For details, and to register your interest in participating in the upcoming workshop, contact James Erickson.
In an article published by the ABC’s Radio National, Peter Mares,the author of No Place Like Home: Repairing Australia’s Housing Crisis, echoes our sector’s call for increased investment in social housing.
In the article entitled, Can Australia build its way out of the coronavirus economic slump, with public housing the priority? Mr Mares writes: ‘Large-scale programs to build social housing aren’t a short-term fix to help the economy recover from the pandemic, they are a long-term investment in a prosperous and fair society.
‘It would take a lot of money. But unless we invest in social housing, we are going to spend a lot of money anyway; we’re just going to spend in different, less effective ways as we condemn a proportion of the population to housing insecurity and rental stress.’
The COVIDSafe app speeds up the process of contacting people who have been exposed to coronavirus (COVID-19), assisting health authorities to find and contain outbreaks quickly.
Downloading the app is voluntary but the greater the uptake the more effective it will be in, potentially allowing the current movement restrictions to be eased earlier.
Click here for more information on the app and how to download it.
Anglicare’s annual Rental Affordability Snapshot has provided a unique insight into the impact embedding the temporary increase in some income support payments would have for those struggling to secure housing.
The snapshot was taken only days before the Commonwealth Government announced a temporary, six-month increase to some income payments in response to the pandemic. It found that only 3 per cent of all properties in Australia advertised for rent were affordable and appropriate for households on government income support payments.
For households on minimum wage it was 22 per cent.
For those receiving the Disability Support Pension, only 245 properties in the whole of the country were affordable and suitable.
Anglicare then recalculated the figures to see how they would be impacted if the government’s Coronavirus Supplement increase to income support was ongoing.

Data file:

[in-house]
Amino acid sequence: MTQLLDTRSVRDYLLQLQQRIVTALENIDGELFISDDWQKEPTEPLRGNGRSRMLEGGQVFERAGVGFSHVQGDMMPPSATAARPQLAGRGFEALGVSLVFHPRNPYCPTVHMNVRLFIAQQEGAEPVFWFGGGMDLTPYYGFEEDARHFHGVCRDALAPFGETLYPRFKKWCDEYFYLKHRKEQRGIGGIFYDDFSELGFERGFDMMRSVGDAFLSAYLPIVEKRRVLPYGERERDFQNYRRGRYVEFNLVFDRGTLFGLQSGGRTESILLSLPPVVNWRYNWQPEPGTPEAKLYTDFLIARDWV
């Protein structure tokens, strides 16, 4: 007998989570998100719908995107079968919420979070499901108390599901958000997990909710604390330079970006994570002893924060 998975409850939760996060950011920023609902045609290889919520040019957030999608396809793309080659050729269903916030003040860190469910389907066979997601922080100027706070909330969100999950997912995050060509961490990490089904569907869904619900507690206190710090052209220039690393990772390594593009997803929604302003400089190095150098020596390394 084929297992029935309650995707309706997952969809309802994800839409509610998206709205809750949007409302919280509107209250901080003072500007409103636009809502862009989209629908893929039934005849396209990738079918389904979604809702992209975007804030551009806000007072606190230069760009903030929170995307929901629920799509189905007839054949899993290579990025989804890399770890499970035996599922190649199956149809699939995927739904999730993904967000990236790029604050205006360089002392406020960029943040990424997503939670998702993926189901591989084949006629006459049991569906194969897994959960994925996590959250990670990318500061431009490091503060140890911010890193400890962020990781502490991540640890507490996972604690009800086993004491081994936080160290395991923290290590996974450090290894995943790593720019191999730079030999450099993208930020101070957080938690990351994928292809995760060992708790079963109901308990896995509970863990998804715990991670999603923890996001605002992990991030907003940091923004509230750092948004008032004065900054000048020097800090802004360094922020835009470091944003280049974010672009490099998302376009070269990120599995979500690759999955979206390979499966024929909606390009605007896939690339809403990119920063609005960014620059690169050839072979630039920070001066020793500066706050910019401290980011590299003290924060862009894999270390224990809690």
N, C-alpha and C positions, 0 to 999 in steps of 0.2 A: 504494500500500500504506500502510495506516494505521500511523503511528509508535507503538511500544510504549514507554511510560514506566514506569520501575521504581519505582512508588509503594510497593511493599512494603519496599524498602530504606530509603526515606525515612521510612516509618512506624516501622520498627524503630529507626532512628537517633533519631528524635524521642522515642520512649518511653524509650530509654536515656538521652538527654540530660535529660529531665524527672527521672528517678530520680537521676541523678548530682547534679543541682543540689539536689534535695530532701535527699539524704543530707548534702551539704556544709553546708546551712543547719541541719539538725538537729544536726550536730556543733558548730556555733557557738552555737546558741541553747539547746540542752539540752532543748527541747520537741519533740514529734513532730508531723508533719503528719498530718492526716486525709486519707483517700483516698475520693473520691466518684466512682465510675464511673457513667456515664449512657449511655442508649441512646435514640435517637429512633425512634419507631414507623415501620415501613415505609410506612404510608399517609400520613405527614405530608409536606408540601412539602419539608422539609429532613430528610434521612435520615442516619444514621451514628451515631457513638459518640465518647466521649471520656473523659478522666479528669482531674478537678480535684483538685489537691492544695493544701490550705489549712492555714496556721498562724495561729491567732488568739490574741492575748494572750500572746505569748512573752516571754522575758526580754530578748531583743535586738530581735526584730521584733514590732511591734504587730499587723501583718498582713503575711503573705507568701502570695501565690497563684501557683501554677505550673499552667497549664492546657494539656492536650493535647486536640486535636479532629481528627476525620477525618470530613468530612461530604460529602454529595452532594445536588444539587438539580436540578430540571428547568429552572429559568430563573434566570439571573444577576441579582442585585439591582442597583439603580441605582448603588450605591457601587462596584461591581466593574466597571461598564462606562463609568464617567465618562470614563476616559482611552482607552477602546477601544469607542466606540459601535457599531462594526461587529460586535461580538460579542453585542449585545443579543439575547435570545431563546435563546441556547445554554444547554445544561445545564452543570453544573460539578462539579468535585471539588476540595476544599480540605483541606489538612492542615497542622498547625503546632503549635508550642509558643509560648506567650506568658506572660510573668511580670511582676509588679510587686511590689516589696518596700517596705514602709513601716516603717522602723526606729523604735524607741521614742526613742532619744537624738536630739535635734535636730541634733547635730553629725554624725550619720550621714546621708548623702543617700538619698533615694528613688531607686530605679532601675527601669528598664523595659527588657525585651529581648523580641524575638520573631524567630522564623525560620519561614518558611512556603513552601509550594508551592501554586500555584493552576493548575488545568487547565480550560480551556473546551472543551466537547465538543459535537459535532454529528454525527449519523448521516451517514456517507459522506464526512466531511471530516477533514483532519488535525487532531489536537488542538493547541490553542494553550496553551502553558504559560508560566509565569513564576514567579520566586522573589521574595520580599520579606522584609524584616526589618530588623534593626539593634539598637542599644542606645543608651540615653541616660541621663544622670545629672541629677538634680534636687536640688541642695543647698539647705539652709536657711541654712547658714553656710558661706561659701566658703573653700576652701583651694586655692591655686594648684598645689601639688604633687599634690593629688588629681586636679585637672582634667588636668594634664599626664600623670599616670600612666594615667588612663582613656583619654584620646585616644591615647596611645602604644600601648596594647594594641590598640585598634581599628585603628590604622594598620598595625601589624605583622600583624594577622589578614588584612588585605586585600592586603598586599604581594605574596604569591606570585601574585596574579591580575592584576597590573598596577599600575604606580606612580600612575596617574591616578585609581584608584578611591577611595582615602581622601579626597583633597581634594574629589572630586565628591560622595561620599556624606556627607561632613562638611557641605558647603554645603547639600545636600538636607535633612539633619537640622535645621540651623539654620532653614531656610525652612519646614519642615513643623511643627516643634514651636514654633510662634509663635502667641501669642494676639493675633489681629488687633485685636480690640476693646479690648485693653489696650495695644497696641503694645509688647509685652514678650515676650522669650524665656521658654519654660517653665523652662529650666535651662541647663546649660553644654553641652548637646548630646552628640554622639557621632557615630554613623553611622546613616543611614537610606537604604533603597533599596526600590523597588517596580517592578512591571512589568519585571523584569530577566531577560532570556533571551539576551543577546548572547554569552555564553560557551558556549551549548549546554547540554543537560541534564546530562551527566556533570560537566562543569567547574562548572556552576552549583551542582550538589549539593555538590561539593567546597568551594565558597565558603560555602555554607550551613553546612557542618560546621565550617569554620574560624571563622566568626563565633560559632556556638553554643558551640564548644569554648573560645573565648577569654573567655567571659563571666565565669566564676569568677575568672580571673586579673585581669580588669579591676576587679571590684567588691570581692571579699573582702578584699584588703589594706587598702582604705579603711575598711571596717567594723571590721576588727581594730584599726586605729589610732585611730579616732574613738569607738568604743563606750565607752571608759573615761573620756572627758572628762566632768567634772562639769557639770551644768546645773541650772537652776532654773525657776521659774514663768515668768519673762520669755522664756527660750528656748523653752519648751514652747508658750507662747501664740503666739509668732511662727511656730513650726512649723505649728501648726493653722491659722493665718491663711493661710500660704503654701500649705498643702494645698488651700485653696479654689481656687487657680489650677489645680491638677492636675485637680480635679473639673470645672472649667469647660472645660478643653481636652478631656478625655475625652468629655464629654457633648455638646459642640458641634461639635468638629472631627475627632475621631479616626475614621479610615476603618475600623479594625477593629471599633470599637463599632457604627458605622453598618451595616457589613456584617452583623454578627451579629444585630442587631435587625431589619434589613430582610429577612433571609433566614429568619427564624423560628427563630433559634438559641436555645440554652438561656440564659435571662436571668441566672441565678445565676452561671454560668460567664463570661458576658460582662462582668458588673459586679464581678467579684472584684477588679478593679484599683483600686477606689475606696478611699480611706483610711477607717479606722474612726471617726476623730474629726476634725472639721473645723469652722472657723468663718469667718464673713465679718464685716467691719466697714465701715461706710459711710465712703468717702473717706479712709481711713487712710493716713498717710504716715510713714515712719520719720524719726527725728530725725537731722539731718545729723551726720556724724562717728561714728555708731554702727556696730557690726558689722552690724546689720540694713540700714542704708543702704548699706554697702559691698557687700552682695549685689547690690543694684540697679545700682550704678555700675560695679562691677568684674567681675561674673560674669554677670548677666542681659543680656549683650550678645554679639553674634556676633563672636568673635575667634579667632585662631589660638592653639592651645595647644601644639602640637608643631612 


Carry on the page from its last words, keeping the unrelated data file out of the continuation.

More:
It found couples with children where both parents are receiving Jobseeker Payment would be able to afford more than 11 per cent of properties, up from 1 per cent.
Couples where one parent is receiving minimum wage and the other the Parenting Payment (Partnered) would see a 10 per cent increase.
Singles, including those with children, would see little improvement in affordability. The situation for those on the Disability Support Pension and the Aged Pension was unchanged, as there were no increases to their payments.
Anglicare Australia is calling for a permanent adoption of the $275 per week increase for Jobseeker, Youth Allowance, Austudy and Parenting Payment recipients; an expansion of the increase to cover people on the Disability Support Pension, Carers and Aged Pensioners with accommodation costs; an expansion of the Jobseeker Payment to cover migrants, people seeking asylum, and international students; and , the creation of an Independent Social Security Commission to review and set government income payments.
The Everybody’s Home campaign is citing the snapshot results in its push to have housing included in any stimulus package, permanently increase income support, and to keep up the pressure for long-term action on homelessness.
You can support the campaign by signing the Everybody’s Home petition.
Click here to view Anglicare’s 2020 Rental Affordability snapshot.
A new financial model is now available on the NHFIC website. The financial model was developed in consultation with community housing organisations to provide a uniform framework that can be used to deliver historical and forecast financial information to NHFIC during the loan origination and management processes.
The Microsoft Excel-based tool has been designed to accommodate common activities undertaken by the community housing sector and can accommodate an actual/forecast period of up to 30 years.
Any feedback on the new financial model can be sent to email@example.com.
CHOs interested in applying for a NHFIC loan can complete the eligibility checker on its website.
CHIA Victoria, and CHIA Vic, is the trading name of the Community Housing Federation of Victoria (CHFV).
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APPLY FOR HOUSING
Applications for social housing (public and community housing) can be made via the Victorian Housing Register.
Click here for details.
ACKNOWLEDGEMENT OF COUNTRY
CHIA Vic acknowledges the Traditional Owners of the land throughout Australia and pays its respects to them and their cultures; and to their elders past, present and emerging.